“Japanese love of nature, as well as the Japanese idea of Japanese love of nature, revolves partly around nostalgia for what are considered traditional relations with nature” (Kirby, 2011:69). This article presents a quintessential icon of what Kirby posits as “Japanese love of nature” – Japanese gardens.
The article puts forth a strong sense of tradition as it explains the changing styles of Japanese gardens throughout Japanese history from the Heian period to the 20th century. In the specific example of Kiun-kaku, its garden is seen to embody “the tastes and values of” gardens from the Meiji and Taisho period. It boasts of how this simulated environment comes into contiguity with the architecture, and how the garden departs from an art form to arrive at something that is close to nature itself. This appears to be representative of Japanese as being “both one with nature and able to act against nature from the outside” (Kalland and Asquith, 1997:10).
However, it should be noted that the Kiun-kaku, originally a private villa of a businessman, has been transformed into a tourist attraction. As gardens and green landscape become a part of tourism and attractions, it becomes an environment that is separated from people’s daily lives. It is marketed as an attraction that is not readily available and “an object to be sold as well as to be protected as some sort of ‘limited good'” (Moon, 1997:233). This ironically enhances the image of a green Japan because tourists who go to Japan visit these attractions as do the local Japanese who use these images as “mirrors” to ascertain an identity that encompasses a love for nature (Kirby, 2011:71). Yet, this gives rise to an increased distinction between what is simply an image of loving nature and actual actions that contribute to loving nature.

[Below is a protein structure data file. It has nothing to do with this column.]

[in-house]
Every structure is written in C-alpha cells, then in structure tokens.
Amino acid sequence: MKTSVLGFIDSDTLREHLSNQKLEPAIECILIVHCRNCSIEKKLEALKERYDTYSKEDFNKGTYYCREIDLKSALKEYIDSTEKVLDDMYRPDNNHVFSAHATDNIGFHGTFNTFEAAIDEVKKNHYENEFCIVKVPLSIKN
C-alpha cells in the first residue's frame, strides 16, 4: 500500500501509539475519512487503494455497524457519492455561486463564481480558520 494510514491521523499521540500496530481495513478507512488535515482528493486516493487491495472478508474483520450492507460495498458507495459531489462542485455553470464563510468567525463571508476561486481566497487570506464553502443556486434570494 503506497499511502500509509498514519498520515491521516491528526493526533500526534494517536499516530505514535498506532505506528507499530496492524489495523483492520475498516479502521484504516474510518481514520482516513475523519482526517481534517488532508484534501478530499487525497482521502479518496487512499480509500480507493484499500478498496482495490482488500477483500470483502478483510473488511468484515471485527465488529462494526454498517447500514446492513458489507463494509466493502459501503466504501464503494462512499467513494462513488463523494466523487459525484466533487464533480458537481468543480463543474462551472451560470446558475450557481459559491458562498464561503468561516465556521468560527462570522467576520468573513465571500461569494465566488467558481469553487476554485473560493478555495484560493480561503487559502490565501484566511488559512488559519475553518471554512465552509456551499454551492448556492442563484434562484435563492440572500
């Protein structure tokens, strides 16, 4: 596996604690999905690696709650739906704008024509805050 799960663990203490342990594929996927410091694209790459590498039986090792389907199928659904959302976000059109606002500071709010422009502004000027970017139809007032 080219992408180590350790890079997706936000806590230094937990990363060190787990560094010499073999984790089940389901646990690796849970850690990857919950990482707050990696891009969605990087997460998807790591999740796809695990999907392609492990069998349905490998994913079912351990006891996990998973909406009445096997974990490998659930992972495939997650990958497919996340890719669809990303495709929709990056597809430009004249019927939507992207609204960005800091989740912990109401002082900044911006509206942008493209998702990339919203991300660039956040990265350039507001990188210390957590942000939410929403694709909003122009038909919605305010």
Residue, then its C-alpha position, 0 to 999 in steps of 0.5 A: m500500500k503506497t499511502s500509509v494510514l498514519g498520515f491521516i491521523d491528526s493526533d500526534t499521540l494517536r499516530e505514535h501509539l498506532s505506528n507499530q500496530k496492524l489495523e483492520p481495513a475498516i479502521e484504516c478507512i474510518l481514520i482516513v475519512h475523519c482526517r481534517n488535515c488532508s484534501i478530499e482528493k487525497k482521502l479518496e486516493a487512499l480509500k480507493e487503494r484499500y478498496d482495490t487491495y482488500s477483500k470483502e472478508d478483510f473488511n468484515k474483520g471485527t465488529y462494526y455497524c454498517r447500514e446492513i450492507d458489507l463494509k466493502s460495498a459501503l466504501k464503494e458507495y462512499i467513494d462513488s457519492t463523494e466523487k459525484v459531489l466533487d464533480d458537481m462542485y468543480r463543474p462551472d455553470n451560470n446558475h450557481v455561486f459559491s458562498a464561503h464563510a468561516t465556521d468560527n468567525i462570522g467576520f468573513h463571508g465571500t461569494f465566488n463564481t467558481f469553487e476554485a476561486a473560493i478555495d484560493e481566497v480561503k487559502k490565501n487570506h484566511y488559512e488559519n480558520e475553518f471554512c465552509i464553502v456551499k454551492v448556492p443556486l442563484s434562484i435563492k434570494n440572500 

Another theme that is brought up in the article is the relationship of wealth and nature. In isolating this space as an attraction, this greenery is marketed as something that is appreciated only if one has the time and money to. Moreover, the intricacies of garden landscaping require space that urbanites do not have the luxury to own unless they are wealthy. Apart from gardens, material forms of nature, in general, require space which is a scarce resource in urban areas (as mentioned in the news article on the Tokyo Olympics).
In this case, Japanese gardens provide a channel for Japanese to reaffirm their love for greenery but its increasing exclusiveness to the wealthy renders it to be more of a traditional icon alluding to Japanese identity than a representation of current day Japanese attitude towards nature.
Kalland, Arne and Asquith, Pamela. 1997. “Japanese Perceptions of Nature: Ideals and Illusions,” in Japanese Images of Nature: Cultural Perspectives, ed. Arne Kalland and Pamela Asquith, Curzon Press, UK: 1-35.
Kirby, Peter W. 2011. Troubled natures: waste, environment, Japan, University of Hawai’i Press, Honolulu.
Moon, Okpyo. 1997. “Marketing Nature in Rural Japan,” in Japanese Images of Nature: Cultural Perspectives, ed. Arne Kalland and Pamela Asquith, Curzon Press, UK: 221-235.